The Long Road to Nuclear Disarmament
With Donald Trump in favor of abandoning the 2015 Iran nuclear deal, the world has been reminded once again how fragile the nuclear non-proliferation regime is. For this reason, it is more important than ever that the international community upholds existing treaty obligations, starting with the 1968 Nuclear Non-Proliferation Treaty.
CANBERRA – This is crunch time for the global nuclear order. By May 12, US President Donald Trump must decide whether to recertify the Iran nuclear deal or reimpose sanctions. Only a few weeks later, he is expected to meet North Korean leader Kim Jong-un for a summit that will have implications for that country’s nuclear program.
With Trump surrounded by hawkish advisers – like Secretary of State Mike Pompeo and National Security Adviser John Bolton – the odds are good that efforts to denuclearize will suffer setbacks before the month is out. For this reason, it is more important than ever that the international community upholds existing treaty obligations, starting with the 1968 Nuclear Non-Proliferation Treaty (NPT). But to do that, tough conversations must be had.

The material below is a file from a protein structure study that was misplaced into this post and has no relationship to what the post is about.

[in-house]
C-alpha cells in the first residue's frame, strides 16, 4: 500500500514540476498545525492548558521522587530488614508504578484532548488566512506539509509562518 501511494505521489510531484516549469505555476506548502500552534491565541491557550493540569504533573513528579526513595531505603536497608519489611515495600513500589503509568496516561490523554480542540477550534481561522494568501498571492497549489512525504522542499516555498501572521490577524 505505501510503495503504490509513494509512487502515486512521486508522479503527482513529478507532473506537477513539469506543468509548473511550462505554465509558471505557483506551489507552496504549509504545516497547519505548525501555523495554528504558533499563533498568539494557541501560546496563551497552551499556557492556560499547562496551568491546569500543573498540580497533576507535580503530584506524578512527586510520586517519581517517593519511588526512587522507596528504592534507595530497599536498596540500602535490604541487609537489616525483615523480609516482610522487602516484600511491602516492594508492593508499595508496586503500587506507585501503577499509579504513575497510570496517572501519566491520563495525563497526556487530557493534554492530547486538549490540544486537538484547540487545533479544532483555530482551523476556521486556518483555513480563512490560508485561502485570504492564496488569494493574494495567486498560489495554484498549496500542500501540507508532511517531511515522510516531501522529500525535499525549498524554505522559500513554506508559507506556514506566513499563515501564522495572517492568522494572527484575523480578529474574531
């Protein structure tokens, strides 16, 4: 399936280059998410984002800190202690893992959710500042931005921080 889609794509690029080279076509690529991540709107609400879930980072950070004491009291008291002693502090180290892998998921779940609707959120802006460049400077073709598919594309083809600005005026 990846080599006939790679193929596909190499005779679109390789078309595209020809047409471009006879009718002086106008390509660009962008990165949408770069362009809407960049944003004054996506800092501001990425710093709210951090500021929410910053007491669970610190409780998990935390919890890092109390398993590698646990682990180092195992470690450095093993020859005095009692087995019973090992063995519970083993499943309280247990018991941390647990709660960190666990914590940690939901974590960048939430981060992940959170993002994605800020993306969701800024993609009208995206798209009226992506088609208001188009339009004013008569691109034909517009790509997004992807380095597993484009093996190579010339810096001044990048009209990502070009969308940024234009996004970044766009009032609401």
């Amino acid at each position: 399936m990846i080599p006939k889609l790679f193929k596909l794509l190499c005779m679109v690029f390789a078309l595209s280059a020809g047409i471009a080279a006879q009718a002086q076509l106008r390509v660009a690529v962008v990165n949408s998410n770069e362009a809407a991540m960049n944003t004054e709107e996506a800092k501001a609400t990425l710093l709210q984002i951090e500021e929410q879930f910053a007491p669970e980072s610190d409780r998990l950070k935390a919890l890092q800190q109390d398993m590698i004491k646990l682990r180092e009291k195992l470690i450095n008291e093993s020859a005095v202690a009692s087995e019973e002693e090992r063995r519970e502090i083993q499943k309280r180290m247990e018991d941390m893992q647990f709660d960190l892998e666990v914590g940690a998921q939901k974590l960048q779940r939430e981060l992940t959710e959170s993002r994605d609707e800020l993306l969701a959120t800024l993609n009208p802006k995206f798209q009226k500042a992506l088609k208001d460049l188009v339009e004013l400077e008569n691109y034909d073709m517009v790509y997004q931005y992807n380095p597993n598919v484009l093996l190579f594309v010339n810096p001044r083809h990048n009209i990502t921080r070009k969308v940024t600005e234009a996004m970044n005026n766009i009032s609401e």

Multilateral agreements are always prone to gaps in application; the international non-proliferation regime is no different. For example, while neither Israel nor India have signed the NPT, both states are considered responsible members of the nuclear-weapons club. Israel has never been sanctioned for its bomb, and India has a waiver from the Nuclear Suppliers Group, as well as several civil nuclear agreements with the United States, Australia, Canada, and Japan.
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